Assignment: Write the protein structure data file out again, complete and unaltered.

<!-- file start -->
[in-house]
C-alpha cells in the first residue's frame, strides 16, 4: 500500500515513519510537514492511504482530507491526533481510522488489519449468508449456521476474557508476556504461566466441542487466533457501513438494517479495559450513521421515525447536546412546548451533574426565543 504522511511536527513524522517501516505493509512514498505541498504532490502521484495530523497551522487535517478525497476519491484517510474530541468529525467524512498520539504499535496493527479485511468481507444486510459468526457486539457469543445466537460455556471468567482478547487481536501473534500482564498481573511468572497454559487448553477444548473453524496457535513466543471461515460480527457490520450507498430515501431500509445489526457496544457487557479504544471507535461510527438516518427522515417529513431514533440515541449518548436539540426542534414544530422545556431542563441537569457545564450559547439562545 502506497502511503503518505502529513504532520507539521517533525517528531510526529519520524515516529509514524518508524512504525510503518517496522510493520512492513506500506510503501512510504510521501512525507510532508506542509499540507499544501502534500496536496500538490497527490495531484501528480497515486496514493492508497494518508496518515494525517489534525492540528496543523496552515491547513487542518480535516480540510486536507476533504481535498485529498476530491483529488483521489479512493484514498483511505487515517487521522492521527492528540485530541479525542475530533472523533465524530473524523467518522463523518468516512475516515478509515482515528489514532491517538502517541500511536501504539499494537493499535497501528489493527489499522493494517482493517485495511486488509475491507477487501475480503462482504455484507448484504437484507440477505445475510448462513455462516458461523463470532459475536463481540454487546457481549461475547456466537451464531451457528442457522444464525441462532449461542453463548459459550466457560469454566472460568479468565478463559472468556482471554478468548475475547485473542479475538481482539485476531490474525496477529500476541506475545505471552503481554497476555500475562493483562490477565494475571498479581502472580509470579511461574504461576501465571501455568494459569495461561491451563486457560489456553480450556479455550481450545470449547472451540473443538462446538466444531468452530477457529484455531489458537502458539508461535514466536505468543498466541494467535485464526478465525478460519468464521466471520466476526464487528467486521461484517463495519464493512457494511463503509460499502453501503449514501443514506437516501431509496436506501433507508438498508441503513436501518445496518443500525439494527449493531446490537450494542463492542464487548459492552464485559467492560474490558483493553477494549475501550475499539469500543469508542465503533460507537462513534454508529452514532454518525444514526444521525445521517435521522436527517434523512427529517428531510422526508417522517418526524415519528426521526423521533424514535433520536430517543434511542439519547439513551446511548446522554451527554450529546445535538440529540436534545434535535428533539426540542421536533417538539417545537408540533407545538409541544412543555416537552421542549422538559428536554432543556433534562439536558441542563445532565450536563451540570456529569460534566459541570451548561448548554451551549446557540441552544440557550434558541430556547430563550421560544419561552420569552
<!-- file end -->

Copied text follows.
[in-house]
C-alpha cells in the first residue's frame, strides 16, 4: 500500500515513519510537514492511504482530507491526533481510522488489519449468508449456521476474557508476556504461566466441542487466533457501513438494517479495559450513521421515525447536546412546548451533574426565543 504522511511536527513524522517501516505493509512514498505541498504532490502521484495530523497551522487535517478525497476519491484517510474530541468529525467524512498520539504499535496493527479485511468481507444486510459468526457486539457469543445466537460455556471468567482478547487481536501473534500482564498481573511468572497454559487448553477444548473453524496457535513466543471461515460480527457490520450507498430515501431500509445489526457496544457487557479504544471507535461510527438516518427522515417529513431514533440515541449518548436539540426542534414544530422545556431542563441537569457545564450559547439562545 502506497502511503503518505502529513504532520507539521517533525517528531510526529519520524515516529509514524518508524512504525510503518517496522510493520512492513506500506510503501512510504510521501512525507510532508506542509499540507499544501502534500496536496500538490497527490495531484501528480497515486496514493492508497494518508496518515494525517489534525492540528496543523496552515491547513487542518480535516480540510486536507476533504481535498485529498476530491483529488483521489479512493484514498483511505487515517487521522492521527492528540485530541479525542475530533472523533465524530473524523467518522463523518468516512475516515478509515482515528489514532491517538502517541500511536501504539499494537493499535497501528489493527489499522493494517482493517485495511486488509475491507477487501475480503462482504455484507448484504437484507440477505445475510448462513455462516458461523463470532459475536463481540454487546457481549461475547456466537451464531451457528442457522444464525441462532449461542453463548459459550466457560469454566472460568479468565478463559472468556482471554478468548475475547485473542479475538481482539485476531490474525496477529500476541506475545505471552503481554497476555500475562493483562490477565494475571498479581502472580509470579511461574504461576501465571501455568494459569495461561491451563486457560489456553480450556479455550481450545470449547472451540473443538462446538466444531468452530477457529484455531489458537502458539508461535514466536505468543498466541494467535485464526478465525478460519468464521466471520466476526464487528467486521461484517463495519464493512457494511463503509460499502453501503449514501443514506437516501431509496436506501433507508438498508441503513436501518445496518443500525439494527449493531446490537450494542463492542464487548459492552464485559467492560474490558483493553477494549475501550475499539469500543469508542465503533460507537462513534454508529452514532454518525444514526444521525445521517435521522436527517434523512427529517428531510422526508417522517418526524415519528426521526423521533424514535433520536430517543434511542439519547439513551446511548446522554451527554450529546445535538440529540436534545434535535428533539426540542421536533417538539417545537408540533407545538409541544412543555416537552421542549422538559428536554432543556433534562439536558441542563445532565450536563451540570456529569460534566459541570451548561448548554451551549446557540441552544440557550434558541430556547430563550421560544419561552420569552